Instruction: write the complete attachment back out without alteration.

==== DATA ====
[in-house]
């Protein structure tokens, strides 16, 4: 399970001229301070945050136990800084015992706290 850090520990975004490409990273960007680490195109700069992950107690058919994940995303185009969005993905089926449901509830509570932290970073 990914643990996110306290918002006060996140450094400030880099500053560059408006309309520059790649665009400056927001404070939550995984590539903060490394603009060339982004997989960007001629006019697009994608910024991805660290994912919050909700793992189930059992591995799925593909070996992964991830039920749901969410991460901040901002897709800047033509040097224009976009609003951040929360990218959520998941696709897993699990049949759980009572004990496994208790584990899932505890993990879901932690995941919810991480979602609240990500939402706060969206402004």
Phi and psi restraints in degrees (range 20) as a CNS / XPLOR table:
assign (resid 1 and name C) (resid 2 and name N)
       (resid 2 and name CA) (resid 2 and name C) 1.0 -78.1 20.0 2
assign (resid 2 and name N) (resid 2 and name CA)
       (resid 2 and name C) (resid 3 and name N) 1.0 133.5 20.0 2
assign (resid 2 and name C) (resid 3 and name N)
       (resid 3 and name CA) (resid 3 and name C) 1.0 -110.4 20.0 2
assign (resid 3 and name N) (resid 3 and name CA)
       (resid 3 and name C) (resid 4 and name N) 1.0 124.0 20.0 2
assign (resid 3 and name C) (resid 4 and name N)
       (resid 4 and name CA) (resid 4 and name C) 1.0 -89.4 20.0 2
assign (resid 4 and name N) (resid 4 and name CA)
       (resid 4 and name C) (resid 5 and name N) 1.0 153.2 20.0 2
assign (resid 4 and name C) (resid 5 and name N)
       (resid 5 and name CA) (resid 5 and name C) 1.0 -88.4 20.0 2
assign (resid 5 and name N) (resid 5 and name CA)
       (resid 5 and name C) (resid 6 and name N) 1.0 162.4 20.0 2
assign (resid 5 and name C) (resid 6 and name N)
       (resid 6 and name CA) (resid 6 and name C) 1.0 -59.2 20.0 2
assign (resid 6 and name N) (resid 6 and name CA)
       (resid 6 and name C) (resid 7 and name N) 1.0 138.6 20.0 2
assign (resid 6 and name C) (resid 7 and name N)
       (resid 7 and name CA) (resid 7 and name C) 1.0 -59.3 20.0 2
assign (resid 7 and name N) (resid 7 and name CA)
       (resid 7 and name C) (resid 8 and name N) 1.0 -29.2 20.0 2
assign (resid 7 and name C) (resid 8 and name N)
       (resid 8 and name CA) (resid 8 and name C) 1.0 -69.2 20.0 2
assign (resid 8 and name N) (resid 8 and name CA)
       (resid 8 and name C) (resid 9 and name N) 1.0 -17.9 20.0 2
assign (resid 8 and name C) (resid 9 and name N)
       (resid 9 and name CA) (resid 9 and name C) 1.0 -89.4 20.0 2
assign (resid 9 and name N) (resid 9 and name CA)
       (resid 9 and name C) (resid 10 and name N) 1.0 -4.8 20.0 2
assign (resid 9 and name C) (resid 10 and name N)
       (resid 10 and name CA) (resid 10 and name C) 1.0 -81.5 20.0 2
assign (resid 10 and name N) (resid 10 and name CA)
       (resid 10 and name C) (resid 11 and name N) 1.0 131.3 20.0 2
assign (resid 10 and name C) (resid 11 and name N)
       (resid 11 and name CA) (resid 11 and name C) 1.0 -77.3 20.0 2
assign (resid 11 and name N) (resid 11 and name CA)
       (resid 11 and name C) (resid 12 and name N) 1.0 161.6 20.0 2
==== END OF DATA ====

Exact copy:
[in-house]
């Protein structure tokens, strides 16, 4: 399970001229301070945050136990800084015992706290 850090520990975004490409990273960007680490195109700069992950107690058919994940995303185009969005993905089926449901509830509570932290970073 990914643990996110306290918002006060996140450094400030880099500053560059408006309309520059790649665009400056927001404070939550995984590539903060490394603009060339982004997989960007001629006019697009994608910024991805660290994912919050909700793992189930059992591995799925593909070996992964991830039920749901969410991460901040901002897709800047033509040097224009976009609003951040929360990218959520998941696709897993699990049949759980009572004990496994208790584990899932505890993990879901932690995941919810991480979602609240990500939402706060969206402004």
Phi and psi restraints in degrees (range 20) as a CNS / XPLOR table:
assign (resid 1 and name C) (resid 2 and name N)
       (resid 2 and name CA) (resid 2 and name C) 1.0 -78.1 20.0 2
assign (resid 2 and name N) (resid 2 and name CA)
       (resid 2 and name C) (resid 3 and name N) 1.0 133.5 20.0 2
assign (resid 2 and name C) (resid 3 and name N)
       (resid 3 and name CA) (resid 3 and name C) 1.0 -110.4 20.0 2
assign (resid 3 and name N) (resid 3 and name CA)
       (resid 3 and name C) (resid 4 and name N) 1.0 124.0 20.0 2
assign (resid 3 and name C) (resid 4 and name N)
       (resid 4 and name CA) (resid 4 and name C) 1.0 -89.4 20.0 2
assign (resid 4 and name N) (resid 4 and name CA)
       (resid 4 and name C) (resid 5 and name N) 1.0 153.2 20.0 2
assign (resid 4 and name C) (resid 5 and name N)
       (resid 5 and name CA) (resid 5 and name C) 1.0 -88.4 20.0 2
assign (resid 5 and name N) (resid 5 and name CA)
       (resid 5 and name C) (resid 6 and name N) 1.0 162.4 20.0 2
assign (resid 5 and name C) (resid 6 and name N)
       (resid 6 and name CA) (resid 6 and name C) 1.0 -59.2 20.0 2
assign (resid 6 and name N) (resid 6 and name CA)
       (resid 6 and name C) (resid 7 and name N) 1.0 138.6 20.0 2
assign (resid 6 and name C) (resid 7 and name N)
       (resid 7 and name CA) (resid 7 and name C) 1.0 -59.3 20.0 2
assign (resid 7 and name N) (resid 7 and name CA)
       (resid 7 and name C) (resid 8 and name N) 1.0 -29.2 20.0 2
assign (resid 7 and name C) (resid 8 and name N)
       (resid 8 and name CA) (resid 8 and name C) 1.0 -69.2 20.0 2
assign (resid 8 and name N) (resid 8 and name CA)
       (resid 8 and name C) (resid 9 and name N) 1.0 -17.9 20.0 2
assign (resid 8 and name C) (resid 9 and name N)
       (resid 9 and name CA) (resid 9 and name C) 1.0 -89.4 20.0 2
assign (resid 9 and name N) (resid 9 and name CA)
       (resid 9 and name C) (resid 10 and name N) 1.0 -4.8 20.0 2
assign (resid 9 and name C) (resid 10 and name N)
       (resid 10 and name CA) (resid 10 and name C) 1.0 -81.5 20.0 2
assign (resid 10 and name N) (resid 10 and name CA)
       (resid 10 and name C) (resid 11 and name N) 1.0 131.3 20.0 2
assign (resid 10 and name C) (resid 11 and name N)
       (resid 11 and name CA) (resid 11 and name C) 1.0 -77.3 20.0 2
assign (resid 11 and name N) (resid 11 and name CA)
       (resid 11 and name C) (resid 12 and name N) 1.0 161.6 20.0 2